Why Are cells so small?

Cells can vary greatly in their size and shape.
But they are all still very small.
Just how big are cells?
Cell size is limited for a reason.
This is the business end of a needle.
This one’s infested with E. coli.
Finger width
= 16mm
200µm = 0.2mm
Fig. 4-2a, p. 54
40µm = 0.04mm
Fig. 4-2b, p. 54
1µm = 0.001mm
Fig. 4-2c, p. 54
Before we get into the process of one cell
becoming 2, you need to know why cells stay
Fact: Cells stay small because they are more
efficient at taking in the stuff they need and
removing the stuff they don’t if they’re small.
Cells are spectacular machines.
They are both individual power factories
and collective cogs, working together to
perform magnificent functions.
• In order to work properly, they
must have fuel, such as sugar,
and other materials and must
be able to remove waste.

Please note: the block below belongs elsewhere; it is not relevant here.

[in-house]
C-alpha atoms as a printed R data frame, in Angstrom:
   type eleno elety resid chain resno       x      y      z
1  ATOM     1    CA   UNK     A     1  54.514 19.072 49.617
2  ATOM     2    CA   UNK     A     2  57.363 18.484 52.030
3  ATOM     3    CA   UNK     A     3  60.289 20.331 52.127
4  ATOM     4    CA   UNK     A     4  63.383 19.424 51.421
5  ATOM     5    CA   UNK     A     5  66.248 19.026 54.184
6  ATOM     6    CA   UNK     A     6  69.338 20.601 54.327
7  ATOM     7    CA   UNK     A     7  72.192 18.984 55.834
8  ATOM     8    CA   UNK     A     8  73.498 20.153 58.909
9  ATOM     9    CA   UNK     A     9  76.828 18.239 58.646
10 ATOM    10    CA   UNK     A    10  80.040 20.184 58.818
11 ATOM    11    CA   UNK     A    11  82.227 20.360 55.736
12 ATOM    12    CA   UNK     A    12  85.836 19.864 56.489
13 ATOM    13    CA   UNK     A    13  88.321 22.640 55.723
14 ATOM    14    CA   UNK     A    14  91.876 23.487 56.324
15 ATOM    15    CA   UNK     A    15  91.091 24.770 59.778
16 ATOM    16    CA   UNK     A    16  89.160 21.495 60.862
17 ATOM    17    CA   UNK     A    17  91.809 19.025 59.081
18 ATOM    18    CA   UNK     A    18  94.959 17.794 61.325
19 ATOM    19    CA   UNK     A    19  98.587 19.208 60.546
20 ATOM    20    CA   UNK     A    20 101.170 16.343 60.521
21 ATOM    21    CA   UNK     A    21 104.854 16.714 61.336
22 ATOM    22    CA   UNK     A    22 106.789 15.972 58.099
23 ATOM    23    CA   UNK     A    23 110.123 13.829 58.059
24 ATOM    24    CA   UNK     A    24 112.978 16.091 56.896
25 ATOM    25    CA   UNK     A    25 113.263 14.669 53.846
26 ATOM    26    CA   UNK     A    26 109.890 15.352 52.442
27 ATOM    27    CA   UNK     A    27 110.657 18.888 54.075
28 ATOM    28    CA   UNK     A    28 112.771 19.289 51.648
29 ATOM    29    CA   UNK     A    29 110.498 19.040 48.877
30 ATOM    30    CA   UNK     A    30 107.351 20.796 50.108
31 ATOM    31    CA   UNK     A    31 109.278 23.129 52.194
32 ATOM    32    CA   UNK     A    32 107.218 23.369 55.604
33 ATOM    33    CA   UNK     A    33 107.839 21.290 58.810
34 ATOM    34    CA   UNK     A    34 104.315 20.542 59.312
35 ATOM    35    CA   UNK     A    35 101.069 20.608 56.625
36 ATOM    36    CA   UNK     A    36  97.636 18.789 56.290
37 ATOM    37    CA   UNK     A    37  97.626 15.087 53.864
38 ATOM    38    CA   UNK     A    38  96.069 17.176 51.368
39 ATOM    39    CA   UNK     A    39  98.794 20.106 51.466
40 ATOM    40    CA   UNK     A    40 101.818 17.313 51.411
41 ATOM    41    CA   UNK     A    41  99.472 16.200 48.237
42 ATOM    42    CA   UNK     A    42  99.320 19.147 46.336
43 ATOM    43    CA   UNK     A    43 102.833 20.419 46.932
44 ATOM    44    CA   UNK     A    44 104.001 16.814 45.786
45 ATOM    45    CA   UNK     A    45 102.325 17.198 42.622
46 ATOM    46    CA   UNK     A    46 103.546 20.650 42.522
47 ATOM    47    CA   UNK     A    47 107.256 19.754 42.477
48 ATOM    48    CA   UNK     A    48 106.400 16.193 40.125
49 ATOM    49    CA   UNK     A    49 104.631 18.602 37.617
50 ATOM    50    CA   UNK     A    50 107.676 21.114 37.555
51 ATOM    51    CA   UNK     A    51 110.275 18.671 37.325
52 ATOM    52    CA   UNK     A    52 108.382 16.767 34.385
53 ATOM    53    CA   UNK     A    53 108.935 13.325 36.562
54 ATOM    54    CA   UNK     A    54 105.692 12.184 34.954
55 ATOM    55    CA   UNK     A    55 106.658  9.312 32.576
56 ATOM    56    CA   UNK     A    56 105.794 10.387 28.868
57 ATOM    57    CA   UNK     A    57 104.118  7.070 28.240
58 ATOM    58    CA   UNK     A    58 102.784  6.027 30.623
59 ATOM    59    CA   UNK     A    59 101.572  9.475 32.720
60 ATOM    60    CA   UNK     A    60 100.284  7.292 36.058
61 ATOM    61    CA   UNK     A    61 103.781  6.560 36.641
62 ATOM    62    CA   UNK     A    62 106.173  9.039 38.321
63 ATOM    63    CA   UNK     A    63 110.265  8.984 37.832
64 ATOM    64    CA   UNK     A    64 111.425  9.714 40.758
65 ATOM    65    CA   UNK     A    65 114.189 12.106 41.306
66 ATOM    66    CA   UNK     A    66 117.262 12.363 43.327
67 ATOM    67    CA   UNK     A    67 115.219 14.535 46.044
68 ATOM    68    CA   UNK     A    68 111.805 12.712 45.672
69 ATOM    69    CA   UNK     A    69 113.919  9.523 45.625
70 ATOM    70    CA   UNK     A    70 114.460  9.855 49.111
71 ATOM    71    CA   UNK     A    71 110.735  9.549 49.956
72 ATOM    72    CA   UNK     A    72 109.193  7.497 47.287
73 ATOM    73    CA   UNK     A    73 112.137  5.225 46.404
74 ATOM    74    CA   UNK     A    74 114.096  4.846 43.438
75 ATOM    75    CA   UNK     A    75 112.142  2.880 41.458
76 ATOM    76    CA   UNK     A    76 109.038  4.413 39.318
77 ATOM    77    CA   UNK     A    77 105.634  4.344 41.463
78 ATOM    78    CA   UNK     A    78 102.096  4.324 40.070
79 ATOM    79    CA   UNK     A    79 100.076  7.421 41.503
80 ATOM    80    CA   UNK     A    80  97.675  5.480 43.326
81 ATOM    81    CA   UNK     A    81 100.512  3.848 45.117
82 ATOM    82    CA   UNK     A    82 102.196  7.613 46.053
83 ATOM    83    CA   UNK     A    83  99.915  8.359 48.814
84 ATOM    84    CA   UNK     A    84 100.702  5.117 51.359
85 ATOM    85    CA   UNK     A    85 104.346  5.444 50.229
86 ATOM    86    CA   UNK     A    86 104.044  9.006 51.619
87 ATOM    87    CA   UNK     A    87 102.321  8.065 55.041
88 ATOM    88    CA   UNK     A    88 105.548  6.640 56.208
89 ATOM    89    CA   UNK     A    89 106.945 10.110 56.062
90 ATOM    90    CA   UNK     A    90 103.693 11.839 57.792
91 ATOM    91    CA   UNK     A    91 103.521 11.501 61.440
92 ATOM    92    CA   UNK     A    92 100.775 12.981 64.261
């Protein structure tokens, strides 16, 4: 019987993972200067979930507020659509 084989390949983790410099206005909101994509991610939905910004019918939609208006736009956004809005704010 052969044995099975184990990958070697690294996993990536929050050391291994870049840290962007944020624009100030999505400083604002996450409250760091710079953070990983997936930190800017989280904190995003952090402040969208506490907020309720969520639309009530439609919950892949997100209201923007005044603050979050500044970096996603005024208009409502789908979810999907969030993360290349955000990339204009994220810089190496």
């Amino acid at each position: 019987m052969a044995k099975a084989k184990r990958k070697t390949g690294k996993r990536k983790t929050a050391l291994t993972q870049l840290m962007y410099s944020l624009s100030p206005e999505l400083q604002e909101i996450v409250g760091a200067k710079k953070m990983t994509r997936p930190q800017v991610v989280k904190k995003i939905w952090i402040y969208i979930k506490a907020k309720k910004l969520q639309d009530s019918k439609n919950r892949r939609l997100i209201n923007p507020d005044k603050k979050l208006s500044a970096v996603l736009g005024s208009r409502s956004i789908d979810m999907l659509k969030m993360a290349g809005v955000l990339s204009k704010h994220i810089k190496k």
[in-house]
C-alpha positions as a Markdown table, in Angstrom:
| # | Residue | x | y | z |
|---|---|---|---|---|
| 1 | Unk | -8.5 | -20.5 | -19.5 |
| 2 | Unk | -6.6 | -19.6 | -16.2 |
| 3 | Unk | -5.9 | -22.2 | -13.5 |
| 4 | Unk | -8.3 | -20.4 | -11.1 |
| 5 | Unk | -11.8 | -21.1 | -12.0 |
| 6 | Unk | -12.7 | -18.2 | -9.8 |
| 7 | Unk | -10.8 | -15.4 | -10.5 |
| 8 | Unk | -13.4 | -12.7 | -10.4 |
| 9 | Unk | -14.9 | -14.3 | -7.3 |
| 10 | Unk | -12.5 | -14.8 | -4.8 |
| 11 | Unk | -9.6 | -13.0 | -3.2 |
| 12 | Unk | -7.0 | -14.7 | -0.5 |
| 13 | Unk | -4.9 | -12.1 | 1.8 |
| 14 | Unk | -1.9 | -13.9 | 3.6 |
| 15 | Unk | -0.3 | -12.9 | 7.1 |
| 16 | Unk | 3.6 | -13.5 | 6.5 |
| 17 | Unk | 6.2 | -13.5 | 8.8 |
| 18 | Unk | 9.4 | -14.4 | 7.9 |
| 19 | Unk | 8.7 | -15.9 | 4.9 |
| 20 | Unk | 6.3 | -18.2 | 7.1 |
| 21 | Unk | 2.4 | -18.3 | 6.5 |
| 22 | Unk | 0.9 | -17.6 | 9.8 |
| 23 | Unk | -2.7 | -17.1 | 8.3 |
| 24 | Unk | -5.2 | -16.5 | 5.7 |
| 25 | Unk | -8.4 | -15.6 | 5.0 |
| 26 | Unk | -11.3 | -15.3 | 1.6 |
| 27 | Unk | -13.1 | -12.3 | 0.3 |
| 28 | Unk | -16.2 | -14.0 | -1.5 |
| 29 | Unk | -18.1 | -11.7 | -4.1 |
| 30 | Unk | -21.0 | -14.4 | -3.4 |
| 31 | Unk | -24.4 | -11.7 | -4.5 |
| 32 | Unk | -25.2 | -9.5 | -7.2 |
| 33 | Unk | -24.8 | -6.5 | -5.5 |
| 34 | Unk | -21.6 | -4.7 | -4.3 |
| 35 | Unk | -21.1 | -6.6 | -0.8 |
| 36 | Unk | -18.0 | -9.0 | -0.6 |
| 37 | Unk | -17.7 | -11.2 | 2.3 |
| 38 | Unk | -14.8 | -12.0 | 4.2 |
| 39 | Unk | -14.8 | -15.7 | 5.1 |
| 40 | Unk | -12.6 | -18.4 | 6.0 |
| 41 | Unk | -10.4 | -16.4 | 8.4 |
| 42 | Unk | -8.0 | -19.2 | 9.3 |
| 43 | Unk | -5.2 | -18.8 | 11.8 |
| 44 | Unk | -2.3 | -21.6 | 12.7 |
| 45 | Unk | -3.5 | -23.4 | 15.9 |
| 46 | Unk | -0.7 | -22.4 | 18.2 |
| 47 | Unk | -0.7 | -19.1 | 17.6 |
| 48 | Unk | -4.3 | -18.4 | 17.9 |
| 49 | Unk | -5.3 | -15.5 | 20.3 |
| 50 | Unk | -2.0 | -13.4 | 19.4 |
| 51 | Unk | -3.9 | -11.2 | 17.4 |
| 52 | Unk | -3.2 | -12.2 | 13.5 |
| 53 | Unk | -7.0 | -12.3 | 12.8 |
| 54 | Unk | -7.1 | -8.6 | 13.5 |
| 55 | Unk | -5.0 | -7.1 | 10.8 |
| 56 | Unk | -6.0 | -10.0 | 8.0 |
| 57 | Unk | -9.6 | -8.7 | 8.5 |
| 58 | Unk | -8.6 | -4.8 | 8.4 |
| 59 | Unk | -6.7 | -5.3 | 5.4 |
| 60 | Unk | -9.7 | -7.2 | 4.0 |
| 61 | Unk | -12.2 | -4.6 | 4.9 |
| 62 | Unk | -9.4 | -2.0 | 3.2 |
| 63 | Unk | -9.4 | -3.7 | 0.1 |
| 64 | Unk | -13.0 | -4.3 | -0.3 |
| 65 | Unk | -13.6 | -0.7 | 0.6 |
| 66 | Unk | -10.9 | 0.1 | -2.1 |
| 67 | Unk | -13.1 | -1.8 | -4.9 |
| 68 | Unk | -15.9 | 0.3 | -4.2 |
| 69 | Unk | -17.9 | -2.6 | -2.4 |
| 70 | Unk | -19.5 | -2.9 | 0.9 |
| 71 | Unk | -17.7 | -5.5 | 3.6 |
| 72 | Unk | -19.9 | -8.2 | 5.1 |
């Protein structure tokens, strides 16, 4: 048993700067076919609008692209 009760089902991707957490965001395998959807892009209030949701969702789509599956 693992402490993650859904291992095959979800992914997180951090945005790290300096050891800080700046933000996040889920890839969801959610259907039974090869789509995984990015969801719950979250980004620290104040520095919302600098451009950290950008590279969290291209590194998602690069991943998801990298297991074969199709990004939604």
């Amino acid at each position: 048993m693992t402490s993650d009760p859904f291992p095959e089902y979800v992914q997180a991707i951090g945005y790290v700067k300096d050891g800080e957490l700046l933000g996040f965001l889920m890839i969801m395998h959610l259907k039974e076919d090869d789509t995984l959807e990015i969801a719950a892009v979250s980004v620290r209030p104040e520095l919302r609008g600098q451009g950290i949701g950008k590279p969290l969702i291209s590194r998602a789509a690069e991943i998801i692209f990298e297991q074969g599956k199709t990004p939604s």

• The entrance of needed
materials and removal of
unwanted waste must be & is
• The efficiency of this
regulation is helped out by the
cell being so small.
All substances that enter or leave a cell must
cross the surface of the cell.
When a substance is in the cell, the work done
on it happens in the volume of the cell’s
So there is a relationship between the amount
of surface area of the cell and the amount of
volume it has.
This is called surface-area-to-volume ratio.
Cells with higher surface area-to-volume ratios
can exchange substances more efficiently and
effectively meaning that they perform their jobs
Cell Surface Area to Volume Animation
When comparing cells of the same shape, small cells
have greater surface area-to-volume ratios than large
So, why are cells so small?
Small cells function more efficiently than large cells.
Think of it like this:
For every unit of surface area, one door exists = one
thing can move in or out.
For every unit of volume, one machine exists = one
protein or waste can be created.
When a cell gets too large, it quickly becomes too
crowded with stuff on the inside and doesn’t have
enough surface area to move the stuff out.
The factory gets backed up without enough doors!
How does the door to machine ratio compare. What’s the problem as the cell becomes
Cell Surface Area to Volume Animation
In groups: Complete the packet. Check in at the
For homework: Complete the “Extension
Questions” worksheet you picked up.